Anything can be decontextualized. It’s a tactic used every day by those who would sway us to some alternative point of view. Without trying to get too deeply into the weeds of meta-consciousness, all truths are filtered through our own particular sets of personal, institutional, and cultural biases. But some biases are more apparent than others.
The United States Drug Enforcement Agency has it’s own sets of biases, and, given their mission, that’s understandable to some extent. According to them, the US war on drugs is a success. Cited as proof, they claim that they’ve reduced cocaine use by “an astounding” 70% during the last 15 years. So I get that they have a vested interest in making such a claim. But that doesn’t mean I have to like the fact that they apparently think I’m stupid.
Personally I’m not particularly fond of things that alter my consciousness. My need for rational control is way too strong to be tolerant of things that deprive me of it. But one doesn’t have to be particularly intimate with drug culture to know that cocaine ceased being a glamorous drug after the demise of the “cocaine cowboys” of Miami in the 1980’s. Cocaine has long since been supplanted, first by crack, now by methamphetamine. Drug trafficking is the single fastest growing business globally, followed distantly by human trafficking according to the UN.
So just who does the USDEA think it’s fooling? That international flow of drugs is primarily going to a single destination: the United States of America. A success? Let’s measure that success by some broader objective measures than the reduction of cocaine use. How about we measure it by its cascading effects. Phoenix AZ is now the US capital for kidnapping. In the world it’s only second to Mexico City. It’s convenient (and incorrect) to blame illegal immigrants. It’s our demand for drugs produced outside of the US that is the root of that problem. We can attack the supply chain all we like, but so long as the demand exists, the supply will meet it.
But the extent to which domestic cascading effects are problematic, these pale compared to the disaster that awaits us as Mexico becomes a failed state. We already have a lively debate throughout America over illegal immigration. The nexus of our drug policies combined with growing resentment over undocumented aliens consuming US public goods looms close on the horizon, potentially turning a major domestic problem into an international catastrophe. Imagine, for a moment, what it will mean when the status of immigrant is changed to that of refugee. Envision, for a moment, camps established all along our Southern border to accommodate the inflow of people trying to escape the chaos of a failed Mexican state that has torn itself apart over the illicit drug and human trafficking trade.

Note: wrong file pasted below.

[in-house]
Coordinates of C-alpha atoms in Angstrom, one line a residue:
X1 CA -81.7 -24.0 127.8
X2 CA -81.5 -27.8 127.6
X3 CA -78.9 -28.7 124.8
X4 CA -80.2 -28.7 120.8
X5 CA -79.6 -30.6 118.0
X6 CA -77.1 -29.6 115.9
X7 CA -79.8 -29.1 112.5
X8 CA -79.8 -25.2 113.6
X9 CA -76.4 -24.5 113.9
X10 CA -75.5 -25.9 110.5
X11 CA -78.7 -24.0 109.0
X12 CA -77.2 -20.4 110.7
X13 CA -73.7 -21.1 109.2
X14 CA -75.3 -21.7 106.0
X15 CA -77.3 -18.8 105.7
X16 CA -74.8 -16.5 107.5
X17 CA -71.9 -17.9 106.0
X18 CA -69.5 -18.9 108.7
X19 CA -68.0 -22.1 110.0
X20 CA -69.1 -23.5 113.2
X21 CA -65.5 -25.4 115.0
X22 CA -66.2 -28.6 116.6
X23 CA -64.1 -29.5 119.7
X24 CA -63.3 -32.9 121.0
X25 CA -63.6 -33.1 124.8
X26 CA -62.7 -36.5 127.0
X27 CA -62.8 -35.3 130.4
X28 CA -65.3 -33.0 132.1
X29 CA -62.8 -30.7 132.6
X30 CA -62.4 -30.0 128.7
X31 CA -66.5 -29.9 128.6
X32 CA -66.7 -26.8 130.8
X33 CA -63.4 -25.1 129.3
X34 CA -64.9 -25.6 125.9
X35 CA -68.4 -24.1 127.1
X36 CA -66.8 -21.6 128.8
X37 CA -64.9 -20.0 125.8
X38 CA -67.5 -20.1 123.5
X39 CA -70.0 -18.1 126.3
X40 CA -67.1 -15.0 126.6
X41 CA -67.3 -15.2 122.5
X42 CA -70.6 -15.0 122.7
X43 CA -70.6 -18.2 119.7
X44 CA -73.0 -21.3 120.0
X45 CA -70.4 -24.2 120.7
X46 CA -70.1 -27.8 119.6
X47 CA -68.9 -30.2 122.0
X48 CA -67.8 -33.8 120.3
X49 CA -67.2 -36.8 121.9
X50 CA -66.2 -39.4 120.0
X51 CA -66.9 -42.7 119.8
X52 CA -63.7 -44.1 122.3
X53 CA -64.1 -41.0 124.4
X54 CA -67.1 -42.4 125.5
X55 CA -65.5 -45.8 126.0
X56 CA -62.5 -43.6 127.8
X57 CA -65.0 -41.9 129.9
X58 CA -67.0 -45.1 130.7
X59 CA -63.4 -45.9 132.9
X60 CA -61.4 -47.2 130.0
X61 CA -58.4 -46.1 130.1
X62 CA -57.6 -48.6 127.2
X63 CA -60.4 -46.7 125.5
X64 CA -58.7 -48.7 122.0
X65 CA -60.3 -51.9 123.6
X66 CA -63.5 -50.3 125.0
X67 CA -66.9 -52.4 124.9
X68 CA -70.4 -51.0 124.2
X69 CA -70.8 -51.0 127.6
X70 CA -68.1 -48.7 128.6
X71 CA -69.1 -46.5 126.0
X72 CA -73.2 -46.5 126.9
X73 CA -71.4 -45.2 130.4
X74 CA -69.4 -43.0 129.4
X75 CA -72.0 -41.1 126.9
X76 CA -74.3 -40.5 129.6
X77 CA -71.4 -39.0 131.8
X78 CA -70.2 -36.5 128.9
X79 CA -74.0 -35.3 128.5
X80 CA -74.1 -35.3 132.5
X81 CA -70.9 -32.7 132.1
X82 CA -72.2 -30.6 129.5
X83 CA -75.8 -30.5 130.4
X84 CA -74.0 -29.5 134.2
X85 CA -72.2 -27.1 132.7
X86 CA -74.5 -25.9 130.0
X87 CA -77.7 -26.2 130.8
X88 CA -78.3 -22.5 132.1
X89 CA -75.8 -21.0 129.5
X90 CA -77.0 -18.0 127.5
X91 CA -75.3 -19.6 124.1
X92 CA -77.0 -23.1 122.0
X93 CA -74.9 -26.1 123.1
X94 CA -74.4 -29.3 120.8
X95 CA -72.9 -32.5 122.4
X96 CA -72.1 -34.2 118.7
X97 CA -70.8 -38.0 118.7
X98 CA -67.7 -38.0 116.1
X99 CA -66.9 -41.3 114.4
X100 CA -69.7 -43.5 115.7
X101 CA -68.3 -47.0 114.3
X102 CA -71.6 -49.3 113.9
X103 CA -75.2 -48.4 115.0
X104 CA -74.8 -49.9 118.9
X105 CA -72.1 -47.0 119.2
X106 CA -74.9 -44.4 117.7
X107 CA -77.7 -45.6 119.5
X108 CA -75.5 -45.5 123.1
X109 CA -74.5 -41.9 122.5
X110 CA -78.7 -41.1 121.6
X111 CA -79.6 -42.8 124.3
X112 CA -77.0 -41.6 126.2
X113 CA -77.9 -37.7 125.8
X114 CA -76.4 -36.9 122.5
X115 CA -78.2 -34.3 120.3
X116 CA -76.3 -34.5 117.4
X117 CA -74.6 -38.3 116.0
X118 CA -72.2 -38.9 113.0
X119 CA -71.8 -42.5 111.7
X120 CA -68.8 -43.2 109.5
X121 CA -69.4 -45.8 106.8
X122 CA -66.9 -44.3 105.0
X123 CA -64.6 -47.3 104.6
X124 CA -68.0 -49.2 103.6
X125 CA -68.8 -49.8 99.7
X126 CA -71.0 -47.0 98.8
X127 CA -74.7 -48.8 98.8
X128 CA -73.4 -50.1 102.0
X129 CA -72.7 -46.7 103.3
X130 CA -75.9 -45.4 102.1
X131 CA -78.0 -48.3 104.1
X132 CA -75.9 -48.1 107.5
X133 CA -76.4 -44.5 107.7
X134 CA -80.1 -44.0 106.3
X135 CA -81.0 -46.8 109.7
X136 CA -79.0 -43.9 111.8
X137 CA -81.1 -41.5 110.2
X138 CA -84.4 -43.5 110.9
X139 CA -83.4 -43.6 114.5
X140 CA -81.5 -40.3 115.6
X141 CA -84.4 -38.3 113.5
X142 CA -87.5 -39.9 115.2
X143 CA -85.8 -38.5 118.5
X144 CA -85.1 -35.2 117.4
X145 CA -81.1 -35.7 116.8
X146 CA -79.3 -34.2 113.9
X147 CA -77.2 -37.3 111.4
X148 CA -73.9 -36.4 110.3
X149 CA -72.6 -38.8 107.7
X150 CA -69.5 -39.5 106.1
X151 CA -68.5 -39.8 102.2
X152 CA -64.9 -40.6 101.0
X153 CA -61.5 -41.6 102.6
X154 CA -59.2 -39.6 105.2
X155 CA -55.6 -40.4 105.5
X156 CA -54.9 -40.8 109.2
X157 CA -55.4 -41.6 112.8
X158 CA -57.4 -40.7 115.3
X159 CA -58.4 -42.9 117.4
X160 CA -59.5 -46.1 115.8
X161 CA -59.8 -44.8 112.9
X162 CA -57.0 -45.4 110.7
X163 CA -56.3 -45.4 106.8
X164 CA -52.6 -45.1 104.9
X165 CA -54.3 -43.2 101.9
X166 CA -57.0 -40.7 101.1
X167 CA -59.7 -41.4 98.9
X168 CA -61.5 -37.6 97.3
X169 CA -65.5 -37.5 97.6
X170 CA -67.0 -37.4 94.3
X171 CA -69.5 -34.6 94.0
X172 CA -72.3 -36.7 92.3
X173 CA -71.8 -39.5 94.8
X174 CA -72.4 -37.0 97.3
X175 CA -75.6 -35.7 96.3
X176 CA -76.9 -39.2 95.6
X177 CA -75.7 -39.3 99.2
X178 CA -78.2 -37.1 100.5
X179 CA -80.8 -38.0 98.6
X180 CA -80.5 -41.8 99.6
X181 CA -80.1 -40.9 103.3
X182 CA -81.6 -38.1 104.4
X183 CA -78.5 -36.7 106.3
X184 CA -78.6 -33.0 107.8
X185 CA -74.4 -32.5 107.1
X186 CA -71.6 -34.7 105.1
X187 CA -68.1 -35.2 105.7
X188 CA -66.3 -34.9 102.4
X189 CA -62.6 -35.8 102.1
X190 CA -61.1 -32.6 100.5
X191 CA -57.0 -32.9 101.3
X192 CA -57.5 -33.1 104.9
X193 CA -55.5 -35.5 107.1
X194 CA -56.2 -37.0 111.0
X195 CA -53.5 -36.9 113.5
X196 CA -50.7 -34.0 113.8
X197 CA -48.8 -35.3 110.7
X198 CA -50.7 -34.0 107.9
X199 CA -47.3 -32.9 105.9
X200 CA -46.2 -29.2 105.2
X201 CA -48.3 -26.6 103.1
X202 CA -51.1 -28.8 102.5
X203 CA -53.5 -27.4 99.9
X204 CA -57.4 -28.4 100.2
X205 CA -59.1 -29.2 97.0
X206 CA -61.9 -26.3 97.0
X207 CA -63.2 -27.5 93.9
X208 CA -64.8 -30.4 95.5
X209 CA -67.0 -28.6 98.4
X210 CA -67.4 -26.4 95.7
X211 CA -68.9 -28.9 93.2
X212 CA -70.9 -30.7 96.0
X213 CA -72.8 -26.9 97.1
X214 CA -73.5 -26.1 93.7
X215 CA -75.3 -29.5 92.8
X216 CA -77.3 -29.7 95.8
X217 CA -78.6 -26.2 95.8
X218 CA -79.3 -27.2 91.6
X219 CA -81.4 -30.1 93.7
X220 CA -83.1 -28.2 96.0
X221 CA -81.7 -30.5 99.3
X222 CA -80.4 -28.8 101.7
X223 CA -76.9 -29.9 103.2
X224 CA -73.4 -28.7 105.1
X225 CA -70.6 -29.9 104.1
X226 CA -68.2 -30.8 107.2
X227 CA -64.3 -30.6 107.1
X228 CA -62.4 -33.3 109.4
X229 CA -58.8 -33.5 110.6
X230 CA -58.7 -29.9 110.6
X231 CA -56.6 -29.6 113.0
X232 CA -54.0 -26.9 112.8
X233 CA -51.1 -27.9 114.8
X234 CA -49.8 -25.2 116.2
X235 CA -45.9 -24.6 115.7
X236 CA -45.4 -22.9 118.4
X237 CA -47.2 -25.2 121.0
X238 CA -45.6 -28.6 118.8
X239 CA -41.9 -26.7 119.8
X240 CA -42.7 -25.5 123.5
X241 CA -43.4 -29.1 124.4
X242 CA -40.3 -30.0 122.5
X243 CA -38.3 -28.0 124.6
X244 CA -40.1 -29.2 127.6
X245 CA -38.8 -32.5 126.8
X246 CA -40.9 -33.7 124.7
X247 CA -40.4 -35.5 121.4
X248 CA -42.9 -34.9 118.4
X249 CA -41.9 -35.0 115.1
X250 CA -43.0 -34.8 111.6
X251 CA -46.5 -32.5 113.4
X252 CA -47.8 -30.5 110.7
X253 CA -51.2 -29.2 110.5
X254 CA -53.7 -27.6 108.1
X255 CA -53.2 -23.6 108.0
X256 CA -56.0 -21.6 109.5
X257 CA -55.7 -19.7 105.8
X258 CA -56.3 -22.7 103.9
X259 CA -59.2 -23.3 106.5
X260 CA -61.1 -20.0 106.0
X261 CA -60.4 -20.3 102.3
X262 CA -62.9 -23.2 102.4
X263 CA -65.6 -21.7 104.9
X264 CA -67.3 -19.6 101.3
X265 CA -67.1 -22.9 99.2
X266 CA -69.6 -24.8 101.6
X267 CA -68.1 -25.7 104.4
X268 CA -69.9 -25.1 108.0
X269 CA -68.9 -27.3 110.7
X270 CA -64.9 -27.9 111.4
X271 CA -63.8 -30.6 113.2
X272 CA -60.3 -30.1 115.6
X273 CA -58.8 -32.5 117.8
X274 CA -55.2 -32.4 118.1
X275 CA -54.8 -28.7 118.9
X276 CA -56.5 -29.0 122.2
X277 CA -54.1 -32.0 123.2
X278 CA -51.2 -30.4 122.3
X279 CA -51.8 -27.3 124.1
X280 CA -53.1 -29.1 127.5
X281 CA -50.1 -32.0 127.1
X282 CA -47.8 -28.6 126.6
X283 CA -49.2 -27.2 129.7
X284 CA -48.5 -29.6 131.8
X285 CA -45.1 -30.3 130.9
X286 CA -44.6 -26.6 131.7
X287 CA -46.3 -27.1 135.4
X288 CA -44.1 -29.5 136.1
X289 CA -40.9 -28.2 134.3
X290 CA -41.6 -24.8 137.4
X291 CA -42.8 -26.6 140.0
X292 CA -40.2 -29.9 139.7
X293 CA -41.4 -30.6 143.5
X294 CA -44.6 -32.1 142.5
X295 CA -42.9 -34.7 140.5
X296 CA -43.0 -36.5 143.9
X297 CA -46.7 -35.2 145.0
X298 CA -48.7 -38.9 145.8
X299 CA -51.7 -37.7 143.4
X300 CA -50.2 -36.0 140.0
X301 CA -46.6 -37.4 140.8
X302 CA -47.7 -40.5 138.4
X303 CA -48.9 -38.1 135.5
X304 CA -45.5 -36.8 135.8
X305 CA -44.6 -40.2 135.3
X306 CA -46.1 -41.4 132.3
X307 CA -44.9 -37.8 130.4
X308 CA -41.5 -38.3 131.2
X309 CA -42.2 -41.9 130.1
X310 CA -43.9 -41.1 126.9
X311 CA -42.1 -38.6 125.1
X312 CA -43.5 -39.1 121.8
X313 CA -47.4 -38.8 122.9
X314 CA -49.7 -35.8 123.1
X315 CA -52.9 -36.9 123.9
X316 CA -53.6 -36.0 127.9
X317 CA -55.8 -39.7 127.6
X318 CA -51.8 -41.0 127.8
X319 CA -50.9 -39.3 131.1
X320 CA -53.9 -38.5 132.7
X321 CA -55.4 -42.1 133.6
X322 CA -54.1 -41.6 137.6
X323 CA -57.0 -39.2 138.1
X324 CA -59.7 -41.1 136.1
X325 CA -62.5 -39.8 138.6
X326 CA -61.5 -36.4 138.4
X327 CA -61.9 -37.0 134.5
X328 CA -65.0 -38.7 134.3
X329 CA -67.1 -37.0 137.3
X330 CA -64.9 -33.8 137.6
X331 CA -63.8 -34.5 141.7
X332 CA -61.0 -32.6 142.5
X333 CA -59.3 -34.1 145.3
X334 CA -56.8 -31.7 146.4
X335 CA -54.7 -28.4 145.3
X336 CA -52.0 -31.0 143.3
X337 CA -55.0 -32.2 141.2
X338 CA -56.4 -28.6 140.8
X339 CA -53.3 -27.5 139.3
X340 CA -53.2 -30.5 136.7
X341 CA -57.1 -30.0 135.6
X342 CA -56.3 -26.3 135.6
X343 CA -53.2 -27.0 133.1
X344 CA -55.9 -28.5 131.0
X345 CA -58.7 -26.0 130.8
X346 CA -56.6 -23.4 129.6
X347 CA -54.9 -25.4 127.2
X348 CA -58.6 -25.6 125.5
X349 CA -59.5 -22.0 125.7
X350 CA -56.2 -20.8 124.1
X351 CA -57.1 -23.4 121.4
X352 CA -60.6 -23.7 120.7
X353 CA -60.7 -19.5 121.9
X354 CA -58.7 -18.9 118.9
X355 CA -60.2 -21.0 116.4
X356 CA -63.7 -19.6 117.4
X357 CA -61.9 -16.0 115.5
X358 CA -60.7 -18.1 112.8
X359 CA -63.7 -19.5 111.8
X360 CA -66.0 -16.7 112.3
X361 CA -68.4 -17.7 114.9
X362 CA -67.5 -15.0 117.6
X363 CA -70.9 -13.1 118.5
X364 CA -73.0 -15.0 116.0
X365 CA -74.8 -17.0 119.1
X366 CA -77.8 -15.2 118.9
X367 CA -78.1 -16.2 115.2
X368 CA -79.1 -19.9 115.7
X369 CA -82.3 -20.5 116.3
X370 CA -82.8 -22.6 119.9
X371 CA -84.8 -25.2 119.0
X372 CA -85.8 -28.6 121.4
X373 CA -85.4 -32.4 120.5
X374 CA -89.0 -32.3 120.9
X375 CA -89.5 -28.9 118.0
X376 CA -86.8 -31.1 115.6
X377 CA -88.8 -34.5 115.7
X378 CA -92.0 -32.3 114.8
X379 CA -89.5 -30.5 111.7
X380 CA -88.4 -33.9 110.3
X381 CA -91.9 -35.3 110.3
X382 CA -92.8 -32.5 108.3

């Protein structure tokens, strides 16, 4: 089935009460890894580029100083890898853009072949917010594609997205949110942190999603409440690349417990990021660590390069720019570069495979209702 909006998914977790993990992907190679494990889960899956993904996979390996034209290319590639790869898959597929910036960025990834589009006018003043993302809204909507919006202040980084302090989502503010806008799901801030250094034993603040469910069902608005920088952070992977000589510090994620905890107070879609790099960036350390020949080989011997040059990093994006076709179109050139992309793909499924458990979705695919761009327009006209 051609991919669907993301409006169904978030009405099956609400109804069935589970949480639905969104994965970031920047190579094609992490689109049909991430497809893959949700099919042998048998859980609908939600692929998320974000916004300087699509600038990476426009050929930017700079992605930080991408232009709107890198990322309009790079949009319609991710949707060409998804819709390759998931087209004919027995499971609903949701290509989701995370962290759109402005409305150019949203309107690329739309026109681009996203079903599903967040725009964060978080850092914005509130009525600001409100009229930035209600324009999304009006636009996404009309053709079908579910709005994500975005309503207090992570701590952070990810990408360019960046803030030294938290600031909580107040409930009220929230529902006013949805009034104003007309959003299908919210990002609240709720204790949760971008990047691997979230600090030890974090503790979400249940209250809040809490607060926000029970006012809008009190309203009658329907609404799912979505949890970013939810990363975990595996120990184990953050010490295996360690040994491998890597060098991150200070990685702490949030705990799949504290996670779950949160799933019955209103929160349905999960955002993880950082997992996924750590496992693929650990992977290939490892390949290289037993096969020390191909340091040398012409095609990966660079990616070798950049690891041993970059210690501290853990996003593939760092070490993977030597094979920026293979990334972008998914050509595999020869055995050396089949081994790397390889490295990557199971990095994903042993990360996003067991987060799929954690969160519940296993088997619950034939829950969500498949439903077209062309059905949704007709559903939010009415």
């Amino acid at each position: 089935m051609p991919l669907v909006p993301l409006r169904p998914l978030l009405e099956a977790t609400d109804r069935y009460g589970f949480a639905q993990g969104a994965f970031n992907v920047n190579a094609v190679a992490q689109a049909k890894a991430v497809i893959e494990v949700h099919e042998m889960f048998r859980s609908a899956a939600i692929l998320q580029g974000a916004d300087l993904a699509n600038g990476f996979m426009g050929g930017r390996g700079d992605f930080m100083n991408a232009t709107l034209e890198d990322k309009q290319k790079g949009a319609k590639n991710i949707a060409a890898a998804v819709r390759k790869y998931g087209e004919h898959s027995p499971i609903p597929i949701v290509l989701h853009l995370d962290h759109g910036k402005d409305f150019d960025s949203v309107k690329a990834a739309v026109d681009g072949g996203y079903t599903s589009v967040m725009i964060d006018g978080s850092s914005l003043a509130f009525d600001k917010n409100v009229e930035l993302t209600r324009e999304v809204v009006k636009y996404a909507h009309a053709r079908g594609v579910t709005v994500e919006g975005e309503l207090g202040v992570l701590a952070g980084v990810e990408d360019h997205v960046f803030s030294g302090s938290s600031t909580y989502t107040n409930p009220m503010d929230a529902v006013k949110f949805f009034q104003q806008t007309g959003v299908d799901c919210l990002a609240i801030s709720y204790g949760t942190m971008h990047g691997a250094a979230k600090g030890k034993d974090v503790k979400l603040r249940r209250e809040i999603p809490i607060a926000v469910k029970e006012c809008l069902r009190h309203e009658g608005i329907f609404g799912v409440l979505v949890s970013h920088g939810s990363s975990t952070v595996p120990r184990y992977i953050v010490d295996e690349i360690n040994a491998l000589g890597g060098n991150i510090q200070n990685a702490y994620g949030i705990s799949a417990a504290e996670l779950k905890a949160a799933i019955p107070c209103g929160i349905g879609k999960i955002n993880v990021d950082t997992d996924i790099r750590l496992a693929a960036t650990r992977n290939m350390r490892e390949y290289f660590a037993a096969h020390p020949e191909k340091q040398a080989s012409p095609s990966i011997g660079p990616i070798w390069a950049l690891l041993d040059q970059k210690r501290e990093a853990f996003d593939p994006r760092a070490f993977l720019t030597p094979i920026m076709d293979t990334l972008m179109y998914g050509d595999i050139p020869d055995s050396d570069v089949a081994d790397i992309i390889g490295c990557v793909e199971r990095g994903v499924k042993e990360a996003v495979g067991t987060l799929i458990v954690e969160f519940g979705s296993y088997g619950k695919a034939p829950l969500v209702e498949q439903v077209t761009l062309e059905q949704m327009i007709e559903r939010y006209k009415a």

Drug (and human) abuse is not a domestic law enforcement problem. It is a national security problem. The supply side solution is not to try and destroy the supply; but rather to control it. If we cannot curb our appetites, we can at least attempt to feed those appetites in a way that does not threaten the stability of our nation and our neighbors.
Filtering out the side effects of our drug and immigration policies is no way to deal with issues that are so important to our national stability or that of our neighbors. Such decontextualized proofs of success as the reduction in cocaine consumption is simply insulting the intelligence of those who actually bother to think about this issue in bigger terms than simple law enforcement. Consumption of drugs produced outside the United States isn’t a simple matter of addiction or consenting adults enjoying some mind altering experience. It’s a violation of our security as a nation by contributing to the destabilization of a neighboring nation and to the humanitarian disaster that organized drug and human trafficking has brought about. It is tantamount to funding insurgency or terrorism, and it should be treated in that manner. Such treatment demands new solutions that may seem contrary to our improvident notions of morality, but I, for one, would rather see our actions feed the addictions of my own countrymen by controlling the supply, than utterly destroy the nations and lives of those who aren’t.